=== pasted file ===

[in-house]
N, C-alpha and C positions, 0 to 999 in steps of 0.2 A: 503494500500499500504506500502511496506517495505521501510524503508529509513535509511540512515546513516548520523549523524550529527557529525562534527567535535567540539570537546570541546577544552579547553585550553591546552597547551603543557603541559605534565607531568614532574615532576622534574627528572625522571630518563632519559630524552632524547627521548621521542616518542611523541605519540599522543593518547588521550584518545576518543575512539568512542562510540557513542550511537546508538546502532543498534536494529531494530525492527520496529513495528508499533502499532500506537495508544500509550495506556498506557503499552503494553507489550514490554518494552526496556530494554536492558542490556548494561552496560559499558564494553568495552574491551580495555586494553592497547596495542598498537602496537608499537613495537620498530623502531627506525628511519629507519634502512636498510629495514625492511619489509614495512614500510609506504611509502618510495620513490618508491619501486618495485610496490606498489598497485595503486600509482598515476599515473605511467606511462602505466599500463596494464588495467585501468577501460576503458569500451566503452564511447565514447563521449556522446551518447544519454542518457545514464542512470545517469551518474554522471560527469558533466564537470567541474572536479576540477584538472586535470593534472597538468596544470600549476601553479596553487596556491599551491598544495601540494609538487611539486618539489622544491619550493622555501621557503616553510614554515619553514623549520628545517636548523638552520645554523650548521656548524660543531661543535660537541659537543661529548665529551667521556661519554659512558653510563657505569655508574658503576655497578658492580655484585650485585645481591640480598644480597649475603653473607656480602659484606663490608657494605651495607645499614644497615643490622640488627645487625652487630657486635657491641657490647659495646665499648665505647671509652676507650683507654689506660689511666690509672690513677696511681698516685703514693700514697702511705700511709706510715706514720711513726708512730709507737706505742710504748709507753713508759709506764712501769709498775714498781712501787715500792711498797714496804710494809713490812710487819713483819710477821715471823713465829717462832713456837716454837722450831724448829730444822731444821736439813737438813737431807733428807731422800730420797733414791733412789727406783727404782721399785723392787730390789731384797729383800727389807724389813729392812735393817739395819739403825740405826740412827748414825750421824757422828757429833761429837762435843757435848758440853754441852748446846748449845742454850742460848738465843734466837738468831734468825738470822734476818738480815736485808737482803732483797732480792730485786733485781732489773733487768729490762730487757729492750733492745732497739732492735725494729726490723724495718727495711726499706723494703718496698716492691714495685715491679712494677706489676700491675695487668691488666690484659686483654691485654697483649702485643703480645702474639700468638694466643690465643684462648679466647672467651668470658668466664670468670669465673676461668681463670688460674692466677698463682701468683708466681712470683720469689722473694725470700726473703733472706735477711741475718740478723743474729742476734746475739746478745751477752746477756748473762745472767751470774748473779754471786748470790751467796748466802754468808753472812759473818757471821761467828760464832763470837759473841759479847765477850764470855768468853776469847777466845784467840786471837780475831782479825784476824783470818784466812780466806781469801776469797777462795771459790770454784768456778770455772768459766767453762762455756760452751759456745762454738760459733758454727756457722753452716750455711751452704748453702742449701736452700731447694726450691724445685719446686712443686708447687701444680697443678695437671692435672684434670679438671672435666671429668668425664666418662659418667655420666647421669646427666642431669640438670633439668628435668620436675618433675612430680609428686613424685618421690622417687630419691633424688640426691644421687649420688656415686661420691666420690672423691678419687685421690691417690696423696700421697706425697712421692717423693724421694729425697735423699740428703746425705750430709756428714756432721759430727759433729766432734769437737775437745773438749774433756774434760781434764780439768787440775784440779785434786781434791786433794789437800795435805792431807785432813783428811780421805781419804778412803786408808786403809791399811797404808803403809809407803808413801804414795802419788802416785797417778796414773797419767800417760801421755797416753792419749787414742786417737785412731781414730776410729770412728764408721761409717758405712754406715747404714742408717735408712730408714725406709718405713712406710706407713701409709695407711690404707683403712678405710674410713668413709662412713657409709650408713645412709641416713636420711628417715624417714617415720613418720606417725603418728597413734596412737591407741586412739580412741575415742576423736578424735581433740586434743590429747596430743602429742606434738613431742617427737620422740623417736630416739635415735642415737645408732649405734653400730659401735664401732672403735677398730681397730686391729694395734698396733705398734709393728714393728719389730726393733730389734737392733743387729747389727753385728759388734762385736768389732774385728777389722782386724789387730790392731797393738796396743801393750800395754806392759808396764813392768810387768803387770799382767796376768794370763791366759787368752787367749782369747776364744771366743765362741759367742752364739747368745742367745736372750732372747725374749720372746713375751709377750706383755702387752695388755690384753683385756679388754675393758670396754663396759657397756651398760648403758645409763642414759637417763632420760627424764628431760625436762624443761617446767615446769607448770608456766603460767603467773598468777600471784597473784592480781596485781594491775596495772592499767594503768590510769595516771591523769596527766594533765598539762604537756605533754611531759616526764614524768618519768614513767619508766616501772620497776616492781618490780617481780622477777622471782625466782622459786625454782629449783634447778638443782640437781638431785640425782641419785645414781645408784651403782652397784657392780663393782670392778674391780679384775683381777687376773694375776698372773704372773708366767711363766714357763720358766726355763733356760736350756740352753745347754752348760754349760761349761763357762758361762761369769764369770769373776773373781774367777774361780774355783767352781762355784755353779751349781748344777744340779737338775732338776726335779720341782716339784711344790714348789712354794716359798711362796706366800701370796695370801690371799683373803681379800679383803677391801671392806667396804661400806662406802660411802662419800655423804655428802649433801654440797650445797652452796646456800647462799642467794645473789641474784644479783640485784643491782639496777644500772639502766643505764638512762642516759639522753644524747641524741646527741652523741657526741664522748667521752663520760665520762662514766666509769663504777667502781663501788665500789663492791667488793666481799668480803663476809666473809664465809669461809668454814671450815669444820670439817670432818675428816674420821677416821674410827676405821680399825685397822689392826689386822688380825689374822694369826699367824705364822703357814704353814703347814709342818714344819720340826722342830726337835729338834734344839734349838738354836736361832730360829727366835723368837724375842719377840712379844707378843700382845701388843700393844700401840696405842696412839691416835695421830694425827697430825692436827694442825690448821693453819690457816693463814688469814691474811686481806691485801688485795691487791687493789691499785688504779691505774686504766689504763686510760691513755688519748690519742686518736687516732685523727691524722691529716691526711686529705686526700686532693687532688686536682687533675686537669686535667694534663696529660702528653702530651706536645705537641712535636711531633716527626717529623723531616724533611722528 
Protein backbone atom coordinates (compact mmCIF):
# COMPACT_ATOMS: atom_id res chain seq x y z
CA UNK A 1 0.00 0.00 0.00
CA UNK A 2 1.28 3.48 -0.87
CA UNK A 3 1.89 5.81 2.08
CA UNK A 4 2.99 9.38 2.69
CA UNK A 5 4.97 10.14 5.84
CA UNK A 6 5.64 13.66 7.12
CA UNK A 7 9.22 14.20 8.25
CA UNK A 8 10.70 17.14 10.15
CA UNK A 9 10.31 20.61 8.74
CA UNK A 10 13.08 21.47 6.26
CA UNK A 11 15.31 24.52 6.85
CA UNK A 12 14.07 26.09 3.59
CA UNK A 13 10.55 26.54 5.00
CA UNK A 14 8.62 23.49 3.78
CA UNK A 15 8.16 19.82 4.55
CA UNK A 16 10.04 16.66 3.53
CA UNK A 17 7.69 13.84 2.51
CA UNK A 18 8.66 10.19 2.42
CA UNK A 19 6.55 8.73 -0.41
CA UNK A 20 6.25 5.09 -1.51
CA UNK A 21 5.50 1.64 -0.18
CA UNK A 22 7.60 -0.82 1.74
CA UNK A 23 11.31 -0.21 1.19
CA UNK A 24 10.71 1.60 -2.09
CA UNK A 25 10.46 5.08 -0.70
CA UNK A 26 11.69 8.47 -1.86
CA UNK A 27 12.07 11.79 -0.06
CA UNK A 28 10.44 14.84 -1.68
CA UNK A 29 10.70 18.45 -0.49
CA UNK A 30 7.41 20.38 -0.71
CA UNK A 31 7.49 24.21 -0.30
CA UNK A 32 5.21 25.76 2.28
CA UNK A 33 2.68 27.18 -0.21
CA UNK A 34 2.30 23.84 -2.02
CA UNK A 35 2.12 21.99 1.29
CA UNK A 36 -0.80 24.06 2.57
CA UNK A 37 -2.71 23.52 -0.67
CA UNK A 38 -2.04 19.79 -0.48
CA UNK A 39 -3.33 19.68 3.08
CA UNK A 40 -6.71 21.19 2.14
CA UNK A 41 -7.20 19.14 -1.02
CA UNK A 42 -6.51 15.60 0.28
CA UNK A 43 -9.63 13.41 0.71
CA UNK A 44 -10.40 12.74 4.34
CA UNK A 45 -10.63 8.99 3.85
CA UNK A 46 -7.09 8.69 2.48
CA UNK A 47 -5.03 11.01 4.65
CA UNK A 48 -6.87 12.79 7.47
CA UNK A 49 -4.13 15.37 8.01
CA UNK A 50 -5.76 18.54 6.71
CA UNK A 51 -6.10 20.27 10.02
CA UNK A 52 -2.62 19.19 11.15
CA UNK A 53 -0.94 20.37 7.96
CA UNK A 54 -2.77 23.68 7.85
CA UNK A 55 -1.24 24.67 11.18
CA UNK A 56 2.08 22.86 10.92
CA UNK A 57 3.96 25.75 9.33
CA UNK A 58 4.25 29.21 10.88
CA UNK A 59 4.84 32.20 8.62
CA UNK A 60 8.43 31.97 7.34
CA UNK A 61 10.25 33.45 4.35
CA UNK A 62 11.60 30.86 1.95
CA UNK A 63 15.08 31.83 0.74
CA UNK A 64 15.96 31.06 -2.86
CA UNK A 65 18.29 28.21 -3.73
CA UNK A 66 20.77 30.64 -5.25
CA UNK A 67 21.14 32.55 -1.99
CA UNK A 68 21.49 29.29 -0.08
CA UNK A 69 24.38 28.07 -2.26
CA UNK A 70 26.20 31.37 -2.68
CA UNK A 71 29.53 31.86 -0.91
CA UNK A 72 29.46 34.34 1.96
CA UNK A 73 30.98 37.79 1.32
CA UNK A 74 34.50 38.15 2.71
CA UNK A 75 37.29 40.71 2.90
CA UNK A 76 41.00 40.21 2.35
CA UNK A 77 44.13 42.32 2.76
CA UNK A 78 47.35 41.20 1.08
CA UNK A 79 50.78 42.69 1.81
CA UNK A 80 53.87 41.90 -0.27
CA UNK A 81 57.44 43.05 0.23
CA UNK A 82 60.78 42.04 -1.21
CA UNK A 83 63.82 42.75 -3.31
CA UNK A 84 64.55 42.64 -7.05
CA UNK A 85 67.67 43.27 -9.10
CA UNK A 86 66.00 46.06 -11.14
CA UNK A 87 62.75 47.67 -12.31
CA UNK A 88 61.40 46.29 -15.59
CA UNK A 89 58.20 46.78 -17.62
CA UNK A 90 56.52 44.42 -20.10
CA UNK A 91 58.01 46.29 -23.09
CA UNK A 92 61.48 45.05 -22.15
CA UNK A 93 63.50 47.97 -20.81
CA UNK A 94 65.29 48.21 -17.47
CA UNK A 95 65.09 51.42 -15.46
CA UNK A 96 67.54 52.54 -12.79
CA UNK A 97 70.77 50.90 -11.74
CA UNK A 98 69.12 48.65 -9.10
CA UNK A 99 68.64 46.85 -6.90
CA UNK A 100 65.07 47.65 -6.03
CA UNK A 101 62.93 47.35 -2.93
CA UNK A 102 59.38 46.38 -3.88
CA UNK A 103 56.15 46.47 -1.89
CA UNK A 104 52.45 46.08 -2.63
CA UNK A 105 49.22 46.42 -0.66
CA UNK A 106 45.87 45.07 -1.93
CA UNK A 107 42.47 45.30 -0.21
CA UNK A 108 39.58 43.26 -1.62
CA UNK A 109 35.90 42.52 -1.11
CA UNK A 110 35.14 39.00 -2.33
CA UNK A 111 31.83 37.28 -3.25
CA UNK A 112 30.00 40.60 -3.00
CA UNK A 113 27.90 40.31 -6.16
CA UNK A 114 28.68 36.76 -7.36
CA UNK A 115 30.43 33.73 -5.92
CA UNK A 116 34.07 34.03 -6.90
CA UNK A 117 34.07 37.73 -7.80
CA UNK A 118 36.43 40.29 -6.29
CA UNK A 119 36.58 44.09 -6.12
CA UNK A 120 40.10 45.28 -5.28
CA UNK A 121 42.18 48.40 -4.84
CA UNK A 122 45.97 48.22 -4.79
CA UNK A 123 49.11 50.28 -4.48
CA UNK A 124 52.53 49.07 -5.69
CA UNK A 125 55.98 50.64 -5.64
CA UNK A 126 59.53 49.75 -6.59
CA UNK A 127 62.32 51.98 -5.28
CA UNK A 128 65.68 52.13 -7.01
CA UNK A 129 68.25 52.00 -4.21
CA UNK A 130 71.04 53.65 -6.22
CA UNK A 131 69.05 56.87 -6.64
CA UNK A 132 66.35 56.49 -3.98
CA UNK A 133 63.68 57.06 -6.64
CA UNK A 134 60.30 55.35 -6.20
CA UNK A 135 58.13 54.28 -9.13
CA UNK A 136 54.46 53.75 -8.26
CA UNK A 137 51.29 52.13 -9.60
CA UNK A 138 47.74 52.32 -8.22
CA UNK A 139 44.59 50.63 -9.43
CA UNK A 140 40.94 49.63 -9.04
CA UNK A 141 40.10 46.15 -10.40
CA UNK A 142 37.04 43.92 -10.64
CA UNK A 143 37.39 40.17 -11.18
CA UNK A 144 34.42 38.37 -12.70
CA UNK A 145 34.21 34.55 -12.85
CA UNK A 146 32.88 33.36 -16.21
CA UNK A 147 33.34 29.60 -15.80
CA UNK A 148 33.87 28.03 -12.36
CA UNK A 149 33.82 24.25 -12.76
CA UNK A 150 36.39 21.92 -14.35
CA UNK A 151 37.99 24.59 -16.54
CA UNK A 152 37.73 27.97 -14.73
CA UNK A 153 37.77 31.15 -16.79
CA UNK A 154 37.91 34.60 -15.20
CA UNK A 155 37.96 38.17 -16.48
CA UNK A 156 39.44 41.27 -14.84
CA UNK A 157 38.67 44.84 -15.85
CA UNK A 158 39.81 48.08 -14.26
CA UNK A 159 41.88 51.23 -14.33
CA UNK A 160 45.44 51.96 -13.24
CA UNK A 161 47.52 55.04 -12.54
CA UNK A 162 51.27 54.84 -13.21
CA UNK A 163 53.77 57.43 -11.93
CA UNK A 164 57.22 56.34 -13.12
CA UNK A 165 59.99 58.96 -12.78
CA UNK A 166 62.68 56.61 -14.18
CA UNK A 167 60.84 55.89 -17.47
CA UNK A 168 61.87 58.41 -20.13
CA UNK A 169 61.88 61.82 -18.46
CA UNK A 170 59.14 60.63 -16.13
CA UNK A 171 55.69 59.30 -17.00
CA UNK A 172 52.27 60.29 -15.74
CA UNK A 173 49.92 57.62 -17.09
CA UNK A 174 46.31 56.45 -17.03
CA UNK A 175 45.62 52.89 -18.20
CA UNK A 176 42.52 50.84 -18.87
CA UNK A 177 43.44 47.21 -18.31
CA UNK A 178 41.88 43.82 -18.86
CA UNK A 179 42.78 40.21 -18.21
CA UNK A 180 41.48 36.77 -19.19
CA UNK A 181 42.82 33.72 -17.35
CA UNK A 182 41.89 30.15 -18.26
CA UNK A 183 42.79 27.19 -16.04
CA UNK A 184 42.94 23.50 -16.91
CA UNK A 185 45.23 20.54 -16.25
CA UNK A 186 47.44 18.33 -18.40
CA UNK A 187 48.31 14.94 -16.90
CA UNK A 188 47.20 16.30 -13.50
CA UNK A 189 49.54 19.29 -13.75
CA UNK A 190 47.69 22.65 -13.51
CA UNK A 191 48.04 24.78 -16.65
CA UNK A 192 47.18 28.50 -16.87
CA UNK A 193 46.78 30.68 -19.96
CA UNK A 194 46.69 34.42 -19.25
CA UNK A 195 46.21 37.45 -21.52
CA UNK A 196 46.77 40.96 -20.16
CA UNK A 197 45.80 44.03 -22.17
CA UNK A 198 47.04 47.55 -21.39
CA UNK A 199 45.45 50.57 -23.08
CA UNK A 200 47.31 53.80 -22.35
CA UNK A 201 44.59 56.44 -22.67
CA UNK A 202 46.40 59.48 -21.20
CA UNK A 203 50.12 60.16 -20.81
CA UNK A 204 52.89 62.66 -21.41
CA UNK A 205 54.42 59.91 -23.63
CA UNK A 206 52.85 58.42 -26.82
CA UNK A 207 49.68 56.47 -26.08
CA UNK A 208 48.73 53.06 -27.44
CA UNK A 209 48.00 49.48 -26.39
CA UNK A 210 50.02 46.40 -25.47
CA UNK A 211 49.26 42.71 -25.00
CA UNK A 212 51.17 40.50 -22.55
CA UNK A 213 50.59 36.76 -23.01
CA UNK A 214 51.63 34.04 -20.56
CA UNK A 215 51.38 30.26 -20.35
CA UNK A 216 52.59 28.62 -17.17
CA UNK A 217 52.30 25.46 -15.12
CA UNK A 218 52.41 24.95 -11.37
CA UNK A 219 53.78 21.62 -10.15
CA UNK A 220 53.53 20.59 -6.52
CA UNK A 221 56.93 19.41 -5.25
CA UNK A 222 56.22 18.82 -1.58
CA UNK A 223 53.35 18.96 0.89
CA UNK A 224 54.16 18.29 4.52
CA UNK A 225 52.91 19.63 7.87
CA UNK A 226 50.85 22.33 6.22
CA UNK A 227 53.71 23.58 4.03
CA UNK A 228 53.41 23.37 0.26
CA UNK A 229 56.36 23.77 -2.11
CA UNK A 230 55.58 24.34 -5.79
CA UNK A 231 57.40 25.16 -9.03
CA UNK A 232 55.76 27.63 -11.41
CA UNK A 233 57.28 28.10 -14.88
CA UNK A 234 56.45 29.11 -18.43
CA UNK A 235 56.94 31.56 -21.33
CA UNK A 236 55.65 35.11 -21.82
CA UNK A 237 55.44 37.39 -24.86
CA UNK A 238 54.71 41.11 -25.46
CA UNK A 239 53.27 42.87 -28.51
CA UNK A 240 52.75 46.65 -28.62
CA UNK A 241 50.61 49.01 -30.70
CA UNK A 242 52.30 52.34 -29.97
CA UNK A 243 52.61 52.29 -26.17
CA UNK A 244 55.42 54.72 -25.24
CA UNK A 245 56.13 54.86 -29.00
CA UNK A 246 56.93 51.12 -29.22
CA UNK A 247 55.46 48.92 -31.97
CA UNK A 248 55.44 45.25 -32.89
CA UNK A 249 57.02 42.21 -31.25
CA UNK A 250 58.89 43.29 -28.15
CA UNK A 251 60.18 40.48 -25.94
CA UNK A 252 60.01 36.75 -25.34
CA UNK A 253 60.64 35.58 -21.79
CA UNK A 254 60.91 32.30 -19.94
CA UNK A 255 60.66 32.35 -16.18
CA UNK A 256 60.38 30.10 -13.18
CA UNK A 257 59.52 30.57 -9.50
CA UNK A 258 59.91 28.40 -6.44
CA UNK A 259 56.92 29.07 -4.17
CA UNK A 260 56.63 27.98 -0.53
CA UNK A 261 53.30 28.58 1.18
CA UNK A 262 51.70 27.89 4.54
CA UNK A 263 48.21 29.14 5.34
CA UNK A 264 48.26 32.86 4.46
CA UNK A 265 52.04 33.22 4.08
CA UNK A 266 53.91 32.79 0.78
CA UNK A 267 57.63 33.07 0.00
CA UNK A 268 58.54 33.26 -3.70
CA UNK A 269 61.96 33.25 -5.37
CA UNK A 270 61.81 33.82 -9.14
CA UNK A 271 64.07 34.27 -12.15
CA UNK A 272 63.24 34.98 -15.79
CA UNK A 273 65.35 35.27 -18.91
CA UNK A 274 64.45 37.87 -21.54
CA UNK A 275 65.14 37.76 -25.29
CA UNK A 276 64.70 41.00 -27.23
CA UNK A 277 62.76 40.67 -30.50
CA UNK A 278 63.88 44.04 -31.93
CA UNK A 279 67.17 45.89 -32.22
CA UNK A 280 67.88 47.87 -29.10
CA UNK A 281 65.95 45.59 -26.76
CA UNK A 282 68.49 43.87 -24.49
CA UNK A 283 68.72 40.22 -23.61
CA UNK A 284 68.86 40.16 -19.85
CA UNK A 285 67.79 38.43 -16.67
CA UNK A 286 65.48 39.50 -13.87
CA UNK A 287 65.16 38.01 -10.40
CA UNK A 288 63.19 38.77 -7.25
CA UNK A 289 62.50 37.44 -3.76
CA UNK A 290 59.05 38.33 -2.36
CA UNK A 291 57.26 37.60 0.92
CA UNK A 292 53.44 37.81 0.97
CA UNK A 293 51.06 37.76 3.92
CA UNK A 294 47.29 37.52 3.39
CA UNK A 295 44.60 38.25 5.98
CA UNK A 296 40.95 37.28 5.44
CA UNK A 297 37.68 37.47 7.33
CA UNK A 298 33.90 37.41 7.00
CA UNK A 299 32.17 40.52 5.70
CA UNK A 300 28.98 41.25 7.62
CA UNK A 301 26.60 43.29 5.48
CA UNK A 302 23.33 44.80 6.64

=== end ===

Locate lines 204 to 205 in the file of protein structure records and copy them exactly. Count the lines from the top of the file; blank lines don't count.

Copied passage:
CA UNK A 200 47.31 53.80 -22.35
CA UNK A 201 44.59 56.44 -22.67